Public opinion? In September of 2013 a poll by McAllister Opinion Research found that 87% of British Columbians support a ban on trophy hunting for bears in the Great Bear Rainforest.

Looking for a realistic way to end the trophy hunting of apex predators on BC's coast? Here's the best pathway:

Purchasing Commercial Hunting Territories

Brutus is even more impressive in high-resolution form - check out this 2400 pixel image of him:

Three Decades of Influence: Download 2400 pixel image (JPEG: 1.7 MB)

NOTES:

1. This image - in all resolutions - is protected by copyright. I'm fine with personal uses of them (including use as desktop backgrounds or screensavers on your own computer), but unauthorized commercial use of the image is prohibited by law. Thanks in advance for respecting my copyright!

2. Like all wildlife images on this website, the subject is fully wild and completely unconstrained. Besides the potential impact of my presence, nothing has been done to intentionally alter or affect the ongoing behavior of the subject and, of course, there has been no use of any form of bait or other form of wildlife attractants (including vocalizations).

3. This image was captured during one of my two spring "Grizzlies of the Khutzeymateen" photo tours in May/June of 2013. Each year I offer trips into two different parts of the Great Bear Rainforest as well as one to photograph aquatic mammals and oceanscapes near the northern tip of Vancouver Island. And, in selected years, I also offer photo tours to locations to capture other highly sought-after subjects, such as various boreal owl species and wildlife of Canada's Arctic. Details about these trips can be found on the Photo Tours page of this website.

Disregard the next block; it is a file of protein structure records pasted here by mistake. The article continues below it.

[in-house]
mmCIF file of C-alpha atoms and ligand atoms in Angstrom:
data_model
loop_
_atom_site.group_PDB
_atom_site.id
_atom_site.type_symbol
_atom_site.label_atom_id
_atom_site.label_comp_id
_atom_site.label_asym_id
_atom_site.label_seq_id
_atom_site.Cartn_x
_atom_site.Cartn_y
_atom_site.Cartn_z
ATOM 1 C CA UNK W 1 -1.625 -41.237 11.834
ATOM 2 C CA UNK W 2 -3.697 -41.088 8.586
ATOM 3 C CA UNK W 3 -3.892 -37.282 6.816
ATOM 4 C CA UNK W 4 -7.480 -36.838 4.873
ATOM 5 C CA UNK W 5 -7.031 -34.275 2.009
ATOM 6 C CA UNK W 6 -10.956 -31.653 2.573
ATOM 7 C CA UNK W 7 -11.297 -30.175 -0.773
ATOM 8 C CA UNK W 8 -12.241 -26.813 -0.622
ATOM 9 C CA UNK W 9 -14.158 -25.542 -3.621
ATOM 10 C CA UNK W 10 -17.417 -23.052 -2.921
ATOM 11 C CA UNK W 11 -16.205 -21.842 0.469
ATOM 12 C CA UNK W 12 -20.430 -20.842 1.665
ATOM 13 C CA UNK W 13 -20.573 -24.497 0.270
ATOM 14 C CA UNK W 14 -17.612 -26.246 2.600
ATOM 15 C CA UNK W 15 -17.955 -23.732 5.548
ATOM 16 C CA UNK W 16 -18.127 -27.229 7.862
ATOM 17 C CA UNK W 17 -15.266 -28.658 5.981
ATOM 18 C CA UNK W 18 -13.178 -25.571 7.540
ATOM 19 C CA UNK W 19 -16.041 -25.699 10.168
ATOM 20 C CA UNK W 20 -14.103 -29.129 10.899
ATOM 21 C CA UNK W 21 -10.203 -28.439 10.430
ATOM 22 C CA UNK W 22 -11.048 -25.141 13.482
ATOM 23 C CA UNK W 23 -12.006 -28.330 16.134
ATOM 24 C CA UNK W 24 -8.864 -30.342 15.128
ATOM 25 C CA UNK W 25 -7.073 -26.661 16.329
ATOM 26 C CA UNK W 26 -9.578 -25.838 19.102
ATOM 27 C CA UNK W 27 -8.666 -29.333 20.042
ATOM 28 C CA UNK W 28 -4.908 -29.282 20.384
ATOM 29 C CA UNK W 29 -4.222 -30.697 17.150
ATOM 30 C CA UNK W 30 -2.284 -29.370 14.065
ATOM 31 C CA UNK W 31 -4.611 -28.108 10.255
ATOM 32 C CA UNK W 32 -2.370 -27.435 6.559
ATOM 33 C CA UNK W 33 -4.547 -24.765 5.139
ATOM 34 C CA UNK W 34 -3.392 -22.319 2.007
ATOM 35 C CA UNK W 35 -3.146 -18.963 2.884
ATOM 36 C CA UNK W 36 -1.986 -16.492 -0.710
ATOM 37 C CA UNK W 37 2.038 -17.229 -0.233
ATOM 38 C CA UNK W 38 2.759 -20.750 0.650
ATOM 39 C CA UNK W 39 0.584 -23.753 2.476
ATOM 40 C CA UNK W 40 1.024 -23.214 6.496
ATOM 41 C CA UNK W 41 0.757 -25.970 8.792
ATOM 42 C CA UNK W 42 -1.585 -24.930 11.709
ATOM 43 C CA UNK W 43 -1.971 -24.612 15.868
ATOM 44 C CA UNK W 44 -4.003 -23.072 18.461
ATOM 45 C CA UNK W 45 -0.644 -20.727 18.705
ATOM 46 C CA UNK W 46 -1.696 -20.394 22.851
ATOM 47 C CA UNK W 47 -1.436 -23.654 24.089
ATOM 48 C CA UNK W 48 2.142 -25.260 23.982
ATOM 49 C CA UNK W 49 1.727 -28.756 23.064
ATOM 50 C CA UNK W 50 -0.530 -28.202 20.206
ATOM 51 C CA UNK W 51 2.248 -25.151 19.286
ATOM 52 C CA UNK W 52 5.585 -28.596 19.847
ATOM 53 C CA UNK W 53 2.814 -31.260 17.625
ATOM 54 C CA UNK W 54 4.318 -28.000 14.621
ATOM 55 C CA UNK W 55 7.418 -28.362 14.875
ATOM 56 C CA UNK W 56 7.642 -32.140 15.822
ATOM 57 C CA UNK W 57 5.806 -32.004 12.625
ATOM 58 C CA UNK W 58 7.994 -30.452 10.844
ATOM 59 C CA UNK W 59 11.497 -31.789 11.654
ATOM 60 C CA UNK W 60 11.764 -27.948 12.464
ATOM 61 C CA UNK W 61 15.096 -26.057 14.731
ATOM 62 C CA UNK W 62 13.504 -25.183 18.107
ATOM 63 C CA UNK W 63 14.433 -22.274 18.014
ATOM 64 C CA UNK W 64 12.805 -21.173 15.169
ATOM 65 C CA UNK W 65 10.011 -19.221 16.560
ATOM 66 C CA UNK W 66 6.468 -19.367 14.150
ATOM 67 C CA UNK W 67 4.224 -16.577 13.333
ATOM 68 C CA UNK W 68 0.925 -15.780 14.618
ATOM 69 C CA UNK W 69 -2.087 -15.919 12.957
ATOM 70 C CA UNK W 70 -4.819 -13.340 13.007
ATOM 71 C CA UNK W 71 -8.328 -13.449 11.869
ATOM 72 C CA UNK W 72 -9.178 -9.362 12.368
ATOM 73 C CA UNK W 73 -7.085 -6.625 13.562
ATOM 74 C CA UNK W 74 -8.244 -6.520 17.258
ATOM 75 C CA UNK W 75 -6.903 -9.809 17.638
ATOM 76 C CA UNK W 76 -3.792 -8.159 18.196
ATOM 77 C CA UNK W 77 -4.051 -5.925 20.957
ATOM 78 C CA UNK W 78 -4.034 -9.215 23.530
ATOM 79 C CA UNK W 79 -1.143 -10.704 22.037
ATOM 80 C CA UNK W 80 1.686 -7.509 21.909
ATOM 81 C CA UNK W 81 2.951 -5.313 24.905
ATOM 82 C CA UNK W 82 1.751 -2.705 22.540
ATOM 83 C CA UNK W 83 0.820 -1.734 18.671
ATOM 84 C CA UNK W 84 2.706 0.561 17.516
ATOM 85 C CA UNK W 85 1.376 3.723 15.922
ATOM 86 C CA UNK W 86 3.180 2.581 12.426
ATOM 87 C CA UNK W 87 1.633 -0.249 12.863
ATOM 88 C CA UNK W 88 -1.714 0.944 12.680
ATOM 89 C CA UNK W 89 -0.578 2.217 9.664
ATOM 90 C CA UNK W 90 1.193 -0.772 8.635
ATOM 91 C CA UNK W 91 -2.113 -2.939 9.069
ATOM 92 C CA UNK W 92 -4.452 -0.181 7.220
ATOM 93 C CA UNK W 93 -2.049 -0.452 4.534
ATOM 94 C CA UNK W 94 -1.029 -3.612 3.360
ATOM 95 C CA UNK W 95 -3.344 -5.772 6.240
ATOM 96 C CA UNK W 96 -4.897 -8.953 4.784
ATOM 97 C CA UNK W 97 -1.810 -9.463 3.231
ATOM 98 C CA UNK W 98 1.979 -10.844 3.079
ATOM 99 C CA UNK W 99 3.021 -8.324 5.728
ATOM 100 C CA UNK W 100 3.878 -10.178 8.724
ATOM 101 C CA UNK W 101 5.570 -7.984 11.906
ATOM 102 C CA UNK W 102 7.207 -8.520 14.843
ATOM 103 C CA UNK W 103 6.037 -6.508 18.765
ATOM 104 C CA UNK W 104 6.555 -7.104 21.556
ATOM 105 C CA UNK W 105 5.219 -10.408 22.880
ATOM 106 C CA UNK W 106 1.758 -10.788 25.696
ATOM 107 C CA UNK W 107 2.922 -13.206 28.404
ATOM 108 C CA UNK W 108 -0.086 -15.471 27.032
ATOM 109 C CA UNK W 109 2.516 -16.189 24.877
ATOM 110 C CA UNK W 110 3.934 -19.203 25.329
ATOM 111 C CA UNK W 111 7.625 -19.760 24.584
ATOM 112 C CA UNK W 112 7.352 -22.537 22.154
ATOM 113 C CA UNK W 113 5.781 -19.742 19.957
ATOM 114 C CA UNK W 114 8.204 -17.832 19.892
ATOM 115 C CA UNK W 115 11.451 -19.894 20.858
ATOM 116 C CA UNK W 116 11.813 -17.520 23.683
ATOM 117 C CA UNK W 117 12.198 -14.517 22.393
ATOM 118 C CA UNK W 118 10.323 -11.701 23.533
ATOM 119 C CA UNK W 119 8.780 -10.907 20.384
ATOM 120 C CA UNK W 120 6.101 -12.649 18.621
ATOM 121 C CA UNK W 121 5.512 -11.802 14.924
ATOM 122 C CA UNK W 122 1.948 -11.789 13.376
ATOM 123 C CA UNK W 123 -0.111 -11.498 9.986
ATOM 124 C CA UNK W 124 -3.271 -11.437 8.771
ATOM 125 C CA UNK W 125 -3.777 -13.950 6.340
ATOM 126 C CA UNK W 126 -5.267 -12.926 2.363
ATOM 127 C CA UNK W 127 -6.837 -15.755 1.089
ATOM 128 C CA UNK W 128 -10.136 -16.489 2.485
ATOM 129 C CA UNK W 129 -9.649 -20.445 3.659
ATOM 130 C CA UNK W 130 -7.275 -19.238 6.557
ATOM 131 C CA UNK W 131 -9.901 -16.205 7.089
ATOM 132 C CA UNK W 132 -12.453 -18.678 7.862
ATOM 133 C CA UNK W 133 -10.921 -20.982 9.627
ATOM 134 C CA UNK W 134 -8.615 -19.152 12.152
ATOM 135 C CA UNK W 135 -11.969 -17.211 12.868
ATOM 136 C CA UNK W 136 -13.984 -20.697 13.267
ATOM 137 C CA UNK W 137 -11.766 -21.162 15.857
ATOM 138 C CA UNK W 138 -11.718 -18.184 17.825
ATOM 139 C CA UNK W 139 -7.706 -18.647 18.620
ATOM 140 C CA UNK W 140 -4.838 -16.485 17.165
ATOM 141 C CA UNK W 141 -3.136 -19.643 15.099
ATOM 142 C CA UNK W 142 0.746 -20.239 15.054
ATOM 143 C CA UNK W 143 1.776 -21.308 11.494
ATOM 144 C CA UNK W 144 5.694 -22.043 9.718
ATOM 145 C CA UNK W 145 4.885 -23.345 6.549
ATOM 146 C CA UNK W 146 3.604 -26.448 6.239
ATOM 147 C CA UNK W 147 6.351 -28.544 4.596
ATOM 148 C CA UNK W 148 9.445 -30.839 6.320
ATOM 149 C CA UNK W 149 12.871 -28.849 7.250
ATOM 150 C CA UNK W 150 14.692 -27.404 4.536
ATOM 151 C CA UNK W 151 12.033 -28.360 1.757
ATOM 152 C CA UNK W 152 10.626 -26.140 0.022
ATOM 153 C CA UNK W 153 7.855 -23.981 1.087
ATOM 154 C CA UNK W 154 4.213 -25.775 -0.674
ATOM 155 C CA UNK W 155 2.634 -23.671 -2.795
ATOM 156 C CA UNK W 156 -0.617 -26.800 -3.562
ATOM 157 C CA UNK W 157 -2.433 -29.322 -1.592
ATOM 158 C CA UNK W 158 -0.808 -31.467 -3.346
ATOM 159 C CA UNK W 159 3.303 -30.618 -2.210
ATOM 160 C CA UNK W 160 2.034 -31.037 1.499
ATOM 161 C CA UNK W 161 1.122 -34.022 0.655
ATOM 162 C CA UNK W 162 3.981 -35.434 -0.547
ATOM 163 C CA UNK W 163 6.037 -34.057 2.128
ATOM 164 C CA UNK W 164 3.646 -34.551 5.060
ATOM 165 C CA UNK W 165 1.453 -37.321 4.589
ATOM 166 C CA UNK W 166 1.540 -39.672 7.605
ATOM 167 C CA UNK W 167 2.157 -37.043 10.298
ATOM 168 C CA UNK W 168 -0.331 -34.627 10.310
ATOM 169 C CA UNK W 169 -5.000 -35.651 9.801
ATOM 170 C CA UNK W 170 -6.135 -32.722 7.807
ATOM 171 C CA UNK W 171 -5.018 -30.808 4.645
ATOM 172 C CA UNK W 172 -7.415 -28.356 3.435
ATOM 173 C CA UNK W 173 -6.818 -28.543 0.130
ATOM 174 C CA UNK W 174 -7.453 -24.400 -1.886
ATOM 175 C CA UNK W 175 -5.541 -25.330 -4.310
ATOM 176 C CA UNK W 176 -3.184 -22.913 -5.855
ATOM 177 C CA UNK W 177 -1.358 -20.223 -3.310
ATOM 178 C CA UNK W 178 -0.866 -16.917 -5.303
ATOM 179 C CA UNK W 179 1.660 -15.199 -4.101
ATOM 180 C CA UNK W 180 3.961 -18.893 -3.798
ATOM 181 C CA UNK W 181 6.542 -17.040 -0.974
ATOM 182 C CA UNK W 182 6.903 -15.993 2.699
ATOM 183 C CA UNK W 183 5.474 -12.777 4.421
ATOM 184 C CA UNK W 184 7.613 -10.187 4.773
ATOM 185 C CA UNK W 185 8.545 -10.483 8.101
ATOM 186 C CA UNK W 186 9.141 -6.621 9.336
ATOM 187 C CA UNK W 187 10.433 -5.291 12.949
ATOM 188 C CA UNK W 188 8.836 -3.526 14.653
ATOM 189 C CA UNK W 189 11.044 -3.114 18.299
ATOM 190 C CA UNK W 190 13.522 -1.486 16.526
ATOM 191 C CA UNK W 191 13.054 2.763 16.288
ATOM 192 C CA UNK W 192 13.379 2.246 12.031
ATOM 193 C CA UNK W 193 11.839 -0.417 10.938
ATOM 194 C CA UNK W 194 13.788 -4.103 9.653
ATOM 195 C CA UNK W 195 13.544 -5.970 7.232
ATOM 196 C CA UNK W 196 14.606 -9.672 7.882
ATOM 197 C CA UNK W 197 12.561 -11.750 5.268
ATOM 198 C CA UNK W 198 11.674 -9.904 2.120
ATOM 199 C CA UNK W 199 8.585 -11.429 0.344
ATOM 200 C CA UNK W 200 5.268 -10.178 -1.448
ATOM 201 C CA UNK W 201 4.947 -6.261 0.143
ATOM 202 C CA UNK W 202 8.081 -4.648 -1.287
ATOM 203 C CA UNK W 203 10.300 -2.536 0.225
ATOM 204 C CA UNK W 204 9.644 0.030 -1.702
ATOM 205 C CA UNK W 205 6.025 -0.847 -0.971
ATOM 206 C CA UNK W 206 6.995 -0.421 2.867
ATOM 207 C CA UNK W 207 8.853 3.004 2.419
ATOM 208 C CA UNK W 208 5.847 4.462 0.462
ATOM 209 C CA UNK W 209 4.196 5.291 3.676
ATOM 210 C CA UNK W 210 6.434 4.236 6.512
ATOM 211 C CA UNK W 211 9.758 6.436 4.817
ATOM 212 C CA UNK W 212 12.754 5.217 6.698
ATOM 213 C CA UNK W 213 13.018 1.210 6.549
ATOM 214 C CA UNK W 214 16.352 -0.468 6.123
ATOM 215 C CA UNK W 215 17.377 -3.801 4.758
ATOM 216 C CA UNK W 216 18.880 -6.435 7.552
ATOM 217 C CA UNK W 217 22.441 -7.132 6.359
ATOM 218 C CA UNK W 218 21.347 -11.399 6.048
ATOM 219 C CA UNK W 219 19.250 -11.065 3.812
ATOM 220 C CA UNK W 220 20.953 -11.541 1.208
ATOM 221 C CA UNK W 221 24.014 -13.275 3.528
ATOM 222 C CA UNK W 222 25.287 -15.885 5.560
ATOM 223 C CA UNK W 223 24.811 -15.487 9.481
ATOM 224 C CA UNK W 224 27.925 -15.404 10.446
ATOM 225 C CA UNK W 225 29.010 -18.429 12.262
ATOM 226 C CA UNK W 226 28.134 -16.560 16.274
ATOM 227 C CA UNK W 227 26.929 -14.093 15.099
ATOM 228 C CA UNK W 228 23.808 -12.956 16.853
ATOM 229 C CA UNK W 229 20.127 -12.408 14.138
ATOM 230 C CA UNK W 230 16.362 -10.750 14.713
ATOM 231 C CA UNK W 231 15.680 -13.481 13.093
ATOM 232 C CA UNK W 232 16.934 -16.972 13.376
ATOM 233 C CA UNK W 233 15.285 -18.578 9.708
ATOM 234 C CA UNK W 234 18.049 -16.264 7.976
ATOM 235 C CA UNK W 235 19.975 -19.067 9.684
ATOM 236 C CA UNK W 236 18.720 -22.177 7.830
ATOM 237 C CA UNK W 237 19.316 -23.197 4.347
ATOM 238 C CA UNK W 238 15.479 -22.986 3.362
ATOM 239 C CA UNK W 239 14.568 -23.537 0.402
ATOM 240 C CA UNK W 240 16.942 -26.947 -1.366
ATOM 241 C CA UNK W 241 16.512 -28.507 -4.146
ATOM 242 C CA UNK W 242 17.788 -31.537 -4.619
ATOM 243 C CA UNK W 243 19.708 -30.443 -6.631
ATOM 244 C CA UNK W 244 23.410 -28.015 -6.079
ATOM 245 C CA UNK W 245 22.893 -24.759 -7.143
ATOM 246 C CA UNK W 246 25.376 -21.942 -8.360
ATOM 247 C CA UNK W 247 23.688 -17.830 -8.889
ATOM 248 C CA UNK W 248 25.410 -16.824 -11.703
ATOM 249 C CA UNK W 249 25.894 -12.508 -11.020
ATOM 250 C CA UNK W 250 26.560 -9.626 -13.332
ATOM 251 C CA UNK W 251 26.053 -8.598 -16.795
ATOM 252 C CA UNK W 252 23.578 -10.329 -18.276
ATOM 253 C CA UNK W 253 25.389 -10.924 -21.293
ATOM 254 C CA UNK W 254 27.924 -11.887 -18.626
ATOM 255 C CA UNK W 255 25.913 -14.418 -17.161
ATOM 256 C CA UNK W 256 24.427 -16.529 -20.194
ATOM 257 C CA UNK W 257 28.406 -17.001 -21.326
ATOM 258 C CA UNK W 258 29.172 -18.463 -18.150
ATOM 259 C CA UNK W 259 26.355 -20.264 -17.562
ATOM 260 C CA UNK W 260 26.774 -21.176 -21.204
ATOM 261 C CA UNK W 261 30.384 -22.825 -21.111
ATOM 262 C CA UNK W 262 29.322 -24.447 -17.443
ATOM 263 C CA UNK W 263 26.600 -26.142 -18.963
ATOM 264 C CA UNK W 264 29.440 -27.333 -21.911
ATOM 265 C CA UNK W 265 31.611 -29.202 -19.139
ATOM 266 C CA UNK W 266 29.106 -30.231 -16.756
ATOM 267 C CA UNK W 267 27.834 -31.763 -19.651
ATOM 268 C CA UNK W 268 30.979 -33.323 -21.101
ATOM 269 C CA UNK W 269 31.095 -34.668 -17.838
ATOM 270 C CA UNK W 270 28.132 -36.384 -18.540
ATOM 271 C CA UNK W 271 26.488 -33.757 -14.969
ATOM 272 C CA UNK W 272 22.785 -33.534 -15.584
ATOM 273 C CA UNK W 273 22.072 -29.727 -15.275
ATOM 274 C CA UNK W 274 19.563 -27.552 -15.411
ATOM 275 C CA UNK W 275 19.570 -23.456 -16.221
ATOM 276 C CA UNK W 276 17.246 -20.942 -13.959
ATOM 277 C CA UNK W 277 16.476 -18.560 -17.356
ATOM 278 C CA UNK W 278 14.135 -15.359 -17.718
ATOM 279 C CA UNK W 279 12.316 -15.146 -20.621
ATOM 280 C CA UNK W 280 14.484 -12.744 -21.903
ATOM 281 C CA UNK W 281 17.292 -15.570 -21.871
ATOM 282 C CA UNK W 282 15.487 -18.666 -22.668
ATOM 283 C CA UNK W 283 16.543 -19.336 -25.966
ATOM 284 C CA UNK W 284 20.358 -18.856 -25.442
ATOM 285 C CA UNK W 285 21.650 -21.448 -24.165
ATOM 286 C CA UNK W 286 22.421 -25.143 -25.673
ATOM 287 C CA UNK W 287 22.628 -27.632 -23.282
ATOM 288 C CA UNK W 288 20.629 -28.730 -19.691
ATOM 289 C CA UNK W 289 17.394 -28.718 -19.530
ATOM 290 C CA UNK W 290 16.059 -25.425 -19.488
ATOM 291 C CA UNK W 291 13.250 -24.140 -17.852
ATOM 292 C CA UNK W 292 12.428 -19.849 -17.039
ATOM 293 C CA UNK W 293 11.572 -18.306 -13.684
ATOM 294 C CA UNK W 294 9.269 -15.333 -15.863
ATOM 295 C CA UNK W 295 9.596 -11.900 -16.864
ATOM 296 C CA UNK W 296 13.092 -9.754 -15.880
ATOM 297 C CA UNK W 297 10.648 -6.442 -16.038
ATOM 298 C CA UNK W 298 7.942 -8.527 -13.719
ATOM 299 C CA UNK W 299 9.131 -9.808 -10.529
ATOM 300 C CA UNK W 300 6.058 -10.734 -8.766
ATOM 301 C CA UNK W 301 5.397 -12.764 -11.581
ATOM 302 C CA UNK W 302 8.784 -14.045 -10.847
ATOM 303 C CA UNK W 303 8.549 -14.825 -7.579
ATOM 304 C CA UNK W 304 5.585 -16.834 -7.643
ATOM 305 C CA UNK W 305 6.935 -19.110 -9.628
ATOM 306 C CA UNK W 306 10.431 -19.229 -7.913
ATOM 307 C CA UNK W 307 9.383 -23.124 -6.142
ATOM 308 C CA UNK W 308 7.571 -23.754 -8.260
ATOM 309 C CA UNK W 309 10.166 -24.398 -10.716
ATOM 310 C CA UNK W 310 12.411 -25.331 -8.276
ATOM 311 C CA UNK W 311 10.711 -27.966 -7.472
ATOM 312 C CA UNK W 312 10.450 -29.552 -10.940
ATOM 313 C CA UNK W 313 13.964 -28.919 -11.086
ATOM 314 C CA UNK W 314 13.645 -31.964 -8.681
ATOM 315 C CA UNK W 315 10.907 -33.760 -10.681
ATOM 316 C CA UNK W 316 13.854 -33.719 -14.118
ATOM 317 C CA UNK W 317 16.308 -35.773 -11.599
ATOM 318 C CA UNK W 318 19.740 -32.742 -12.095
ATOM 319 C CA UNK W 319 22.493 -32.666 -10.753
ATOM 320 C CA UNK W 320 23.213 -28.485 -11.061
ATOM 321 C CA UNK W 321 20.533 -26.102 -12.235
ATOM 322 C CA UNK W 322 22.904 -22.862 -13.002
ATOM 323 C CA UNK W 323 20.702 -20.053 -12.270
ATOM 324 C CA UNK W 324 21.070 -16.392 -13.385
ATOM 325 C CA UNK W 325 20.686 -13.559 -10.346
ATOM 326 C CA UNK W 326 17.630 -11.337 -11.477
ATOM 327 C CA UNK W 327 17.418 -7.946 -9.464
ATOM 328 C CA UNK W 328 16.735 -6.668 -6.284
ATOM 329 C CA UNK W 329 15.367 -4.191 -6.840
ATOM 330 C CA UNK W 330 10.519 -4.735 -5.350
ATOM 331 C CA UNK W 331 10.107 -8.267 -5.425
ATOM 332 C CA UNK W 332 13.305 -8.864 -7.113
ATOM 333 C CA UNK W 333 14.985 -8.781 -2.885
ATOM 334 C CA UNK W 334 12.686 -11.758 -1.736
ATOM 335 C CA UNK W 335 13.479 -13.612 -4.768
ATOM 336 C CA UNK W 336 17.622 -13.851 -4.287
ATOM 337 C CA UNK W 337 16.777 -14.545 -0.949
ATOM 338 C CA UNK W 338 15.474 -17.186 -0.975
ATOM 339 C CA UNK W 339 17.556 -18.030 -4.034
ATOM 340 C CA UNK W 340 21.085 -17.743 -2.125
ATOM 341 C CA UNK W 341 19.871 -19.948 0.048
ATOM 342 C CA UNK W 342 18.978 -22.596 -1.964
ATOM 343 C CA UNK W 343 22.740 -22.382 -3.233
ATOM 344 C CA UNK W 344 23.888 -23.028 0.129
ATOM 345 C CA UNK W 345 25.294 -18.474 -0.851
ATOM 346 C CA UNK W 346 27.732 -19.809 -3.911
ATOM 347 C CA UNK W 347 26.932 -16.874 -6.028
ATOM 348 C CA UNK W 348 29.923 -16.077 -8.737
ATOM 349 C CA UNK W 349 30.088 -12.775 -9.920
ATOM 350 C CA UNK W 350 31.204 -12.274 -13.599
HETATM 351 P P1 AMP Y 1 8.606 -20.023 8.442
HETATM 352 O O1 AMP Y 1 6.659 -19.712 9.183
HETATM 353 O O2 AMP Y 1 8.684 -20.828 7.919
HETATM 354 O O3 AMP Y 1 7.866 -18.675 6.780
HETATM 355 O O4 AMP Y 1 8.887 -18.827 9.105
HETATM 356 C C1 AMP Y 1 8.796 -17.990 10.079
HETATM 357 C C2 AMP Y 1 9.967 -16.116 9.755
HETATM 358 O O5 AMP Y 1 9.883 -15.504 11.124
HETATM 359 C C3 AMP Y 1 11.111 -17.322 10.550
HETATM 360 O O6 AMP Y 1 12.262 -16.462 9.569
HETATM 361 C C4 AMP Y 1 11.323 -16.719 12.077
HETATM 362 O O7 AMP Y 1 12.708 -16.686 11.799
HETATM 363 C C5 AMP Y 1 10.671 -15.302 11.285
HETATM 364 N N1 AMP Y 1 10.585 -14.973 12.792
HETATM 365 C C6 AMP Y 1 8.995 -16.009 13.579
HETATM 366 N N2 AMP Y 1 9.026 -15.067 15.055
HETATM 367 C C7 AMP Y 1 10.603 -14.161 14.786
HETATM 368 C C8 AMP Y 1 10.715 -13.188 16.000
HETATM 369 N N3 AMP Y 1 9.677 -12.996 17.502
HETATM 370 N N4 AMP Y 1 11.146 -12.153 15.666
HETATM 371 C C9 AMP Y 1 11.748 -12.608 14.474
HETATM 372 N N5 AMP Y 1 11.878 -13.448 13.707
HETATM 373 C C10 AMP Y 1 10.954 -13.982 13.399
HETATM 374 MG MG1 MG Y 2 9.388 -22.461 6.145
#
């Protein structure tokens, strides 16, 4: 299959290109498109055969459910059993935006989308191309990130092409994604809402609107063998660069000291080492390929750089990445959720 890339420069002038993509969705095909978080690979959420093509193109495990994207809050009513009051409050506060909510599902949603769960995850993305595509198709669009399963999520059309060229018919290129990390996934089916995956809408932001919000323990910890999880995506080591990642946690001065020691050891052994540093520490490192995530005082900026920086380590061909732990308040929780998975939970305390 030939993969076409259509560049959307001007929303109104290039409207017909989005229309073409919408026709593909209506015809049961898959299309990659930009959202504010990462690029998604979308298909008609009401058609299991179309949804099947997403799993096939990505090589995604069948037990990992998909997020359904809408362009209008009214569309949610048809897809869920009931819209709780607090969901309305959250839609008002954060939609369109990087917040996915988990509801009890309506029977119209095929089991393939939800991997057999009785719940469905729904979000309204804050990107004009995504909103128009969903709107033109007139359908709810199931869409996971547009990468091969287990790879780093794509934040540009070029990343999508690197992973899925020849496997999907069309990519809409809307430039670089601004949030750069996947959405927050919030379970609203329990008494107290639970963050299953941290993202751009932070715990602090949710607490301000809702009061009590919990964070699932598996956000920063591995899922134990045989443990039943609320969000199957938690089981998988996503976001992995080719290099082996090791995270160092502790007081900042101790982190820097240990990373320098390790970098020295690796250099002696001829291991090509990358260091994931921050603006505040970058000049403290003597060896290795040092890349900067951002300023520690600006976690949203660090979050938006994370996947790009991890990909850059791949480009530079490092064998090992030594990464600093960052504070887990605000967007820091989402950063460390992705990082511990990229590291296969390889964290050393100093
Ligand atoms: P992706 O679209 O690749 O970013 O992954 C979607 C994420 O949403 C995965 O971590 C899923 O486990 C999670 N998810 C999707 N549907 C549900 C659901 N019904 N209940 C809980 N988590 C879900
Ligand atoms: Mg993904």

Behind the Camera

Three Decades of Influence. Khutzeymateen Grizzly Sanctuary, northern BC coast, Canada, BC, Canada. May 29, 2013.

Digital Capture; Compressed RAW (NEF) 14-bit format; ISO 1100.

Nikon D4 paired with Nikkor AF-S 400mm f2.8 VR - hand-held from floating Zodiac. VR on in Normal mode.

1/500s @ f8; -0.67 stop compensation from "recommended" matrix-metered exposure setting.

At the Computer

Three Decades of Influence. Khutzeymateen Grizzly Sanctuary, northern BC coast, Canada, BC, Canada. May 29, 2013.

RAW Conversion to 16-bit TIFF Phase One's Capture One Pro 8. Four raw variants (different versions of a single raw capture) processed, differing by a total of 0.5 stops in exposure (as well as differences in highlight and shadow retrieval).

Further digital corrections on resulting 16-bit TIFF files using Adobe's Photoshop CC and Light Crafts Lightzone. Photoshop adjustments included compositing (blending) of the four output files from the raw converter using manual masking techniques, minor exposure and contrast tweaks, selective colour desaturation, and selective sharpening for web output. Final tone-tweaking performed using LightZone's "tonemapper" tool.

Conservation

Three Decades of Influence. Khutzeymateen Grizzly Sanctuary, northern BC coast, Canada, BC, Canada. May 29, 2013.

Ten percent of the revenue generated by this image will be donated to Raincoast*.

Species Status in Canada**: Special Concern (May 2002).